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So Gezellig

September 18, 2011

There are two words I hear many times a day here.  Both personify Dutch culture quite well, I think.  Lekker and gezellig.  Lekker means tasty or delicious (also applying to someone you think is attractive). It’s obvious why that’s a big word- the Dutch love to eat, especially (if not only) seriously delicious things.  When you sit down to eat, you’ll almost immediately hear someone ask, “Lekker?”  And hopefully everyone will nod and make affirmation noises while they continue to eat.

Gezellig, though, is my favorite word so far.  Technically it means comfortable or cozy.  But it’s really more of a feeling.  You have to be around it’s context to really know when and how to use it.  If you take a vacation back home for Christmas and everything smells like Christmas trees and spiced pumpkins, you would describe that vacation as gezellig.

But it doesn’t always have to do with nostalgia or holidays or anything very special at all- often times it’s used in a more nuanced way. Like, if someone asks if it’s alright if they sit next to you, you could say gezellig- no worries.  It’s sort of like a real life Hakuna Matata, which is a common state of being here.  To me, Amsterdam is gezellig.  I have been welcomed so warmly and so openly. I’m wondering how I’ll ever be able to go back to a reality where people don’t often buy each other flowers for no reason or say passing hellos on bikes.  Where people buy wine to share while they watch their kids at the park together, or where they remember your coffee order and have it waiting for you before you can even sit down.  So many people, upon first meeting me, have told me sincerely to call and ask for help if I need anything at all- big or small.  It’s a great community here.

The people I have met have defined my Amsterdam experience so far. But the aesthetics of my new home have helped to make everything gezellig as well.  So let me take you on a little tour of My Amsterdam:

                       This is the start of my street- Keizersgracht.  The canal is just to the left.  And there’s 786, my home!

Here’s my room, right off the front door of the house.  It’s full of light, even when it’s raining.

I have an attached bathroom so I really have my own little space to myself, which is perfect.  The only thing that would make it even better would be a curtain on my door.  That window makes things feel a little… exposed.  I’ve tried to put scarves and things up but so far the perfect solution has escaped me.  So, being the awesome lady she is, Marijke ordered me a curtain and it should be here any day- which means no more changing in the bathroom or having to get dressed right after the shower.  Yay!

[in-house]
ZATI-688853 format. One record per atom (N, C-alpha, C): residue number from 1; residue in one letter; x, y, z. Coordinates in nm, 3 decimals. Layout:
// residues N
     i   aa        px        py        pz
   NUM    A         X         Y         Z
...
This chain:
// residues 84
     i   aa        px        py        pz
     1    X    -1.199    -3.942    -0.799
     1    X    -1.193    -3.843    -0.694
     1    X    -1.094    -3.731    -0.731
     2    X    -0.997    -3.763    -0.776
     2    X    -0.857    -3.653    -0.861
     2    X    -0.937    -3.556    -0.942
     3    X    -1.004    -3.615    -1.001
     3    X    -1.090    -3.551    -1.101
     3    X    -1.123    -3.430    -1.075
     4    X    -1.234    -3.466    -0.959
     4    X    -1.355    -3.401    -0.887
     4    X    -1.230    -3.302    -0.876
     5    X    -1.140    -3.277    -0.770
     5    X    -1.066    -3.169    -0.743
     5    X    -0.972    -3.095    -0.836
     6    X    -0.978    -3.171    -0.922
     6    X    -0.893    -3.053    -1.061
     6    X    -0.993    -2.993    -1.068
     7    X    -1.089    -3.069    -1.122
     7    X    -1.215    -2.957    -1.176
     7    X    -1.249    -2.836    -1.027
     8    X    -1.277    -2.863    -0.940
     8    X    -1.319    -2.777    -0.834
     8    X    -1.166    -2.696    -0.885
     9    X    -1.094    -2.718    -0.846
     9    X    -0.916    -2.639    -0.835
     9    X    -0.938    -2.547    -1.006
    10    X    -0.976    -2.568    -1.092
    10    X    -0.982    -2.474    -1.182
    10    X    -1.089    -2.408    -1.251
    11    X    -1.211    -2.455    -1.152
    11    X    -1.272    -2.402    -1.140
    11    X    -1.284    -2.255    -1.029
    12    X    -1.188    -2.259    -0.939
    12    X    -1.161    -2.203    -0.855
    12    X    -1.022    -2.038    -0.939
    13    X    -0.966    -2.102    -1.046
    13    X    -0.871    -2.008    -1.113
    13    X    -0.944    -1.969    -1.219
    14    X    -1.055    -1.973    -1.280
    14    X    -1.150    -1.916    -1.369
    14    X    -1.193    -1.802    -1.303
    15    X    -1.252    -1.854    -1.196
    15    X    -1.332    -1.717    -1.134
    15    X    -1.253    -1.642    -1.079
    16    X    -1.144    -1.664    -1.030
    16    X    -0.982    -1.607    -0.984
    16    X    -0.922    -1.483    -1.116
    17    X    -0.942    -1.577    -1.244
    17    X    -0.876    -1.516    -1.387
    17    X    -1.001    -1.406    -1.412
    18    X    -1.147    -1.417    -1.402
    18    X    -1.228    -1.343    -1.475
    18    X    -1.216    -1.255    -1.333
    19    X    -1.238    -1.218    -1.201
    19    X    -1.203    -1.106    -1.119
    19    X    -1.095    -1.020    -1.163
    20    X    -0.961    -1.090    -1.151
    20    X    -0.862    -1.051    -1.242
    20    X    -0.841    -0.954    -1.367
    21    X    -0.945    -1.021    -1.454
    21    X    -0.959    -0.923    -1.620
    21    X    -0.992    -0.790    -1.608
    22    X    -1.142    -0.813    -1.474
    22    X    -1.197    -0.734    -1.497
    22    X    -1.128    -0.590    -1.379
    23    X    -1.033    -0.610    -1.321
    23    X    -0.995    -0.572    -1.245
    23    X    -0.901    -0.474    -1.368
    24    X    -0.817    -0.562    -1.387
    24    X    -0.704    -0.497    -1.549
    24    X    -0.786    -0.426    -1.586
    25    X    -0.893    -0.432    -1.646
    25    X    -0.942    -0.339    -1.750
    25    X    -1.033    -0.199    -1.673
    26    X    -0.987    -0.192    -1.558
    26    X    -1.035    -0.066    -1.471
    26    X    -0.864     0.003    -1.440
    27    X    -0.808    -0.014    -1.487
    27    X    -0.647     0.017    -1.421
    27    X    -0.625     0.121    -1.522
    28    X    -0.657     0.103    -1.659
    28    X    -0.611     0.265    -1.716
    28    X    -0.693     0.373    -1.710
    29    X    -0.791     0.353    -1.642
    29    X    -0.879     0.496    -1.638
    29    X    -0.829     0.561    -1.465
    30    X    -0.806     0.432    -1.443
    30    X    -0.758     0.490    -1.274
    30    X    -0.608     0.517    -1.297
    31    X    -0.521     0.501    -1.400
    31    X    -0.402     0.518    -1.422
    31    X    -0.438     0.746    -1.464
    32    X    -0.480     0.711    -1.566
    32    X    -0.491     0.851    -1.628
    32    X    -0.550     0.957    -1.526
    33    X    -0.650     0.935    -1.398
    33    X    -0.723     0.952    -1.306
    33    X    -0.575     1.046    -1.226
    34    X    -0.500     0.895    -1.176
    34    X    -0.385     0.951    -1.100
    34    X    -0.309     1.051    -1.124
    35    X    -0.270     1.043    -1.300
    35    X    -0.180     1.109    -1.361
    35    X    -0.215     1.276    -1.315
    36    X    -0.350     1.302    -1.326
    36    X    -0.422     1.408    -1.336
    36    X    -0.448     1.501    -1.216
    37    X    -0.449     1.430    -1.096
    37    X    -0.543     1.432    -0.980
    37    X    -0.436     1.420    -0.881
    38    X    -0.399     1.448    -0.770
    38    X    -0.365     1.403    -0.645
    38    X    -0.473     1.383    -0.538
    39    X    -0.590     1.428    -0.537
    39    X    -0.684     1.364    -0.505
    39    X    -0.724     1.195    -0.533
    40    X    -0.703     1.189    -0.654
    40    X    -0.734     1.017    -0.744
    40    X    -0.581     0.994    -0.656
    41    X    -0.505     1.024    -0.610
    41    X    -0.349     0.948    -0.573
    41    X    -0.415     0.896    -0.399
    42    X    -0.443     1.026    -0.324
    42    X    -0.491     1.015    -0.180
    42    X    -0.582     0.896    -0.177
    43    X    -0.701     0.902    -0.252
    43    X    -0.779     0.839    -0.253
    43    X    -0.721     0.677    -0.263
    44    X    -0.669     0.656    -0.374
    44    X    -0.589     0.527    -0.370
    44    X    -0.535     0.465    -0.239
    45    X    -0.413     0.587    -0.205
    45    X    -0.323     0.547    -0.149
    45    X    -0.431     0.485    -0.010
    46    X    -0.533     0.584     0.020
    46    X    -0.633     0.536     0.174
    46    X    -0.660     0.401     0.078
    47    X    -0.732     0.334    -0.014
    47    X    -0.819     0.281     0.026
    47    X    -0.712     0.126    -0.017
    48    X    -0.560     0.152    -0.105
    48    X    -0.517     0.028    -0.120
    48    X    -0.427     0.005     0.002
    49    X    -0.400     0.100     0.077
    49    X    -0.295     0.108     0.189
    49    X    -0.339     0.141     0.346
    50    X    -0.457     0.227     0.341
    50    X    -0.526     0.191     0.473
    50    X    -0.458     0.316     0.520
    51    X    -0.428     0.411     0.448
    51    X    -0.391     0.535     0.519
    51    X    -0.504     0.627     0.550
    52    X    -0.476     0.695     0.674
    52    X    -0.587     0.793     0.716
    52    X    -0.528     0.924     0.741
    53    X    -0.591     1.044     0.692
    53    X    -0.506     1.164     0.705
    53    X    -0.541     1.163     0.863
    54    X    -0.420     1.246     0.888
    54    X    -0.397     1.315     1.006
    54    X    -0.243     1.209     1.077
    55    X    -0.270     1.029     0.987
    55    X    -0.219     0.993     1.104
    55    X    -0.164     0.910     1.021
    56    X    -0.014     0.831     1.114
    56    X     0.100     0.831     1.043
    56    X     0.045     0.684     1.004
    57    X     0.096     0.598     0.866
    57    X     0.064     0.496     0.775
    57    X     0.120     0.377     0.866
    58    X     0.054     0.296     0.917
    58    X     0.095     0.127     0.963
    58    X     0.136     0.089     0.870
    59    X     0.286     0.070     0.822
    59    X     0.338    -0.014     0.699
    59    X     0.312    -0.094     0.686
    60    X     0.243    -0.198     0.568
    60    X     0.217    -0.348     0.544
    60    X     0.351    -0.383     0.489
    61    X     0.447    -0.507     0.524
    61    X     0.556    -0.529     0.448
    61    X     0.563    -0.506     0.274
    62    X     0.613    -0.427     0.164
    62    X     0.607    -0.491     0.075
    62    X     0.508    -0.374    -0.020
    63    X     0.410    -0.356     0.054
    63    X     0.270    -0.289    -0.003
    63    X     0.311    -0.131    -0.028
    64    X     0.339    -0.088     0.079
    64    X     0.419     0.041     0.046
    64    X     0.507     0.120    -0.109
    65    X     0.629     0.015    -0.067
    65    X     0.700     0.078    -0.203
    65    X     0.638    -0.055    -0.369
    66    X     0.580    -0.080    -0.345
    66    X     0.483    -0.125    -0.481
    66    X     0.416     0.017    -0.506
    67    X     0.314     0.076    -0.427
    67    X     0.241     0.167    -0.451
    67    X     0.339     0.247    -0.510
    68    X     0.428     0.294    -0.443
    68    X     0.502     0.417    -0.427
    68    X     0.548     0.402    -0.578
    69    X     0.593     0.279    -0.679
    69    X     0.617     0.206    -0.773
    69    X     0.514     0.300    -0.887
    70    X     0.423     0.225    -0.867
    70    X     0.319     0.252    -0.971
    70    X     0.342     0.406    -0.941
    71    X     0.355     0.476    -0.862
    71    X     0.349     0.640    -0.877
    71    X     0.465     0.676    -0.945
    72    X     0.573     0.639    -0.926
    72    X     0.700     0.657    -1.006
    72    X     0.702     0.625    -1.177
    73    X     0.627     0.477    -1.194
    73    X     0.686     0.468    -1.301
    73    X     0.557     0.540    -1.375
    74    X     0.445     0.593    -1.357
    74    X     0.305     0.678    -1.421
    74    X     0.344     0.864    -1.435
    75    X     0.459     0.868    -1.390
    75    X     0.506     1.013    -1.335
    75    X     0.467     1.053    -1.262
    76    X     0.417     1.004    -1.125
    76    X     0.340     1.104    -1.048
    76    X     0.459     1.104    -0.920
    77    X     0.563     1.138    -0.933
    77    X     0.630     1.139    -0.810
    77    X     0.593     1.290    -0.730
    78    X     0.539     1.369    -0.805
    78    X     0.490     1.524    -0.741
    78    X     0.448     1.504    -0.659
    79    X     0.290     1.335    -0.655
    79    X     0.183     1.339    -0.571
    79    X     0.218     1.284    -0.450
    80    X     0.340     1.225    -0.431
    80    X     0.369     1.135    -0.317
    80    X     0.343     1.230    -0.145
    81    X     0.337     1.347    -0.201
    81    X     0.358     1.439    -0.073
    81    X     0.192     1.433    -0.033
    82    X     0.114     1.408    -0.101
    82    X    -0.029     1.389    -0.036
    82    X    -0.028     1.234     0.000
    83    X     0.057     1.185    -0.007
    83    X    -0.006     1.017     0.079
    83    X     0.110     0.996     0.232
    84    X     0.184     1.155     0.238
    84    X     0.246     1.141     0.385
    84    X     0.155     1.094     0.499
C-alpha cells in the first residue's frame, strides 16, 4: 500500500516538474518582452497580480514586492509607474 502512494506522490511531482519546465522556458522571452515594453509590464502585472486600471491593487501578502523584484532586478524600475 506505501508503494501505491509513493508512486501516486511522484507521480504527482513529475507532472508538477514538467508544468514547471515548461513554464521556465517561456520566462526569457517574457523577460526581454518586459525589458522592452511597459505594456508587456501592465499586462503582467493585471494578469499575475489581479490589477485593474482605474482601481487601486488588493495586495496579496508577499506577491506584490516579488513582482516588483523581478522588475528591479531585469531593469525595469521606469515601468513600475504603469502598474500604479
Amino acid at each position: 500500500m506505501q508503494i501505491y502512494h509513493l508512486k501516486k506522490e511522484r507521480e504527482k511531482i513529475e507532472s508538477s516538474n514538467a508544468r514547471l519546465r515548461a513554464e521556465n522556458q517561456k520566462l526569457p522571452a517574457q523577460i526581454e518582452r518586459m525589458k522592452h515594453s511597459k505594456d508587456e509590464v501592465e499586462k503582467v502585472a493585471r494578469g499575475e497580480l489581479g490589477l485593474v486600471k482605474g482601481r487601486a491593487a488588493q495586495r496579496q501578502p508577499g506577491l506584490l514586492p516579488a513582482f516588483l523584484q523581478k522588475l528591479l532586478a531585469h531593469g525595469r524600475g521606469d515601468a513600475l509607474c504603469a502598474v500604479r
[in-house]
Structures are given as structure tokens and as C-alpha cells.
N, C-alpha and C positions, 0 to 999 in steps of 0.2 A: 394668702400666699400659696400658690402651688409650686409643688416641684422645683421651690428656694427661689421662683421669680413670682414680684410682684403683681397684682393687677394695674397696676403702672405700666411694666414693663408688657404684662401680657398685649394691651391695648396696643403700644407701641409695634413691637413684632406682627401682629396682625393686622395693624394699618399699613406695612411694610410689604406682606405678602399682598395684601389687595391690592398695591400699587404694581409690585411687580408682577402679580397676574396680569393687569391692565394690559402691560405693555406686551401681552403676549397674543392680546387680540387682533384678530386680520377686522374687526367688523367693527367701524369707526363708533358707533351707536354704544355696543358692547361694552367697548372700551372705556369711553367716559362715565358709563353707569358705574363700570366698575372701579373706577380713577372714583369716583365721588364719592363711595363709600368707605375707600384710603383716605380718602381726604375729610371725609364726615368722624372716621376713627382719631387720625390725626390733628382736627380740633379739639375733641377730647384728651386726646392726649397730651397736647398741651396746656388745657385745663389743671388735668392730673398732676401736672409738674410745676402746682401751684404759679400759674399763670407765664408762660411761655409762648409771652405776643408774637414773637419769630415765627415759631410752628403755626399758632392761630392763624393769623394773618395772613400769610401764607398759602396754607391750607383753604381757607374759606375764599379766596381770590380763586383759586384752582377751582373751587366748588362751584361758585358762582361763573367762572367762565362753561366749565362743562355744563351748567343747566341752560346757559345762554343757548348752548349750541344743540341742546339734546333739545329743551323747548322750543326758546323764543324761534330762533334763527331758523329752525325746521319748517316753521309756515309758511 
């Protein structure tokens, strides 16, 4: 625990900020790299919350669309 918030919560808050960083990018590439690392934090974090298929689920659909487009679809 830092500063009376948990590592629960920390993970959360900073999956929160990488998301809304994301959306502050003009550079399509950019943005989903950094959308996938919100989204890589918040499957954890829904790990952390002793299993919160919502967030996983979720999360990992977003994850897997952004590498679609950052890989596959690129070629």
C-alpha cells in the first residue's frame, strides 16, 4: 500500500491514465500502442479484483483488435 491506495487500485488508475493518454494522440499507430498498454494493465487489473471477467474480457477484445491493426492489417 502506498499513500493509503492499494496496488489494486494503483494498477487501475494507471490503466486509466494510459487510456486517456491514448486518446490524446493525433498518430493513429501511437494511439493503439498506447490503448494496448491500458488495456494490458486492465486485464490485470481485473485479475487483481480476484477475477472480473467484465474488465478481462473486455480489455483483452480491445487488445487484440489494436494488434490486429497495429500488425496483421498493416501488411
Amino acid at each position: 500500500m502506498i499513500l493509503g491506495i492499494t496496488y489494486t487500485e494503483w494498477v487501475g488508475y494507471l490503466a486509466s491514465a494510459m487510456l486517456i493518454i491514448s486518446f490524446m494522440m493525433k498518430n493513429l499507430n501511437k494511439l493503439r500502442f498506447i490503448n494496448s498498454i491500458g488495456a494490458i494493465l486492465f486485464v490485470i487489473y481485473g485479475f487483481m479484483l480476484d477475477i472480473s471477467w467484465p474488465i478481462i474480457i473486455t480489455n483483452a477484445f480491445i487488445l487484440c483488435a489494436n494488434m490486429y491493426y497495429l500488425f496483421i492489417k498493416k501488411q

I also have a desk, with very pretty flowers thanks to Ashley- the au pair I took over for.  It will be perfect for writing, should I ever decide to stop going to my favorite coffee place.

The bottom picture is of my back wall.  If I was back home, I’d have no problem filling all the shelves with my book collection.  So far, though I’ve just got a few nick nacks left over from past au pairs, pictures of friends and family, a pretty drawing of Dutch houses Katrina made me, and shoes- which look much better on the shelves than in a pile in the middle of my floor.  There are still a bunch of empty shelves behind my bed that I’m sure will fill up during the year- perhaps with lovely postcards from the States?

Now here’s a peek at the (little) people I’ve come to know and love since moving to Amsterdam:


Alex, Noah, and Layla are who I spend my days and most nights with.  They are imaginative and polite.  They’ve got strong opinions on things like snoepjas before dinner and how much yogurt they like on their cereal.  All three have their own great little personalities and I’m seriously enjoying getting to know each one.

Alex is the sensitive, wise one, Noah is the stubborn comedian, and Layla is the curious observer- for now.  We all like to discuss the new things she’s learning and the fun ways she’s developing out of the newborn stage and into the playful baby stage.  The only thing that’s certain at this point, though, is that she really really really likes to eat people’s faces.  It’s been great getting to care for a baby that’s around my niece’s age.  It’s like I get to keep track of how she’s developing through Layla’s milestones.  And when you’re thousands of miles apart, that’s better than nothing.

Moving to a new continent hasn’t been perfect or easy, and I’m certainly not without some  occasional bouts of homesickness.  But for the most part, everything is so gezellig.

4 Comments leave one →
  1. becky emmett permalink
    September 20, 2011 8:49 pm

    It sounds like you are having an amazing time! We miss you like crazy but we’re well aware we could never compare to the fantastic adventure you are now living. I’ll keep reading and sharing fun tidbits w/ the kids. Keaton wanted to tell you something the other day and I’m awful because I forgot what it was. Whoops!

    • September 20, 2011 9:03 pm

      Haha, I wouldn’t say you could never compare! Moving to Portland was quite the fantastic adventure and you guys were a big part of that 🙂

      If you think of what he said, send it my way! If not, I’ll pretend he said I’m his favorite nanny ever and that he misses my cooking 😉

  2. Jamie permalink
    September 20, 2011 11:50 pm

    Ella misses her auntie, but is so happy that she is happy and having fun in her semi-homeland 🙂 Oh, and Ella loves to eat faces (and grab them/claw at them) right now also.

  3. September 21, 2011 3:19 pm

    I love your bedroom, and your front door, and your sandwiches, and your umbrella pictures 🙂 The kids look adorable–I love the way you write about them like little people with personalities (which, haha, they are!) xoxo

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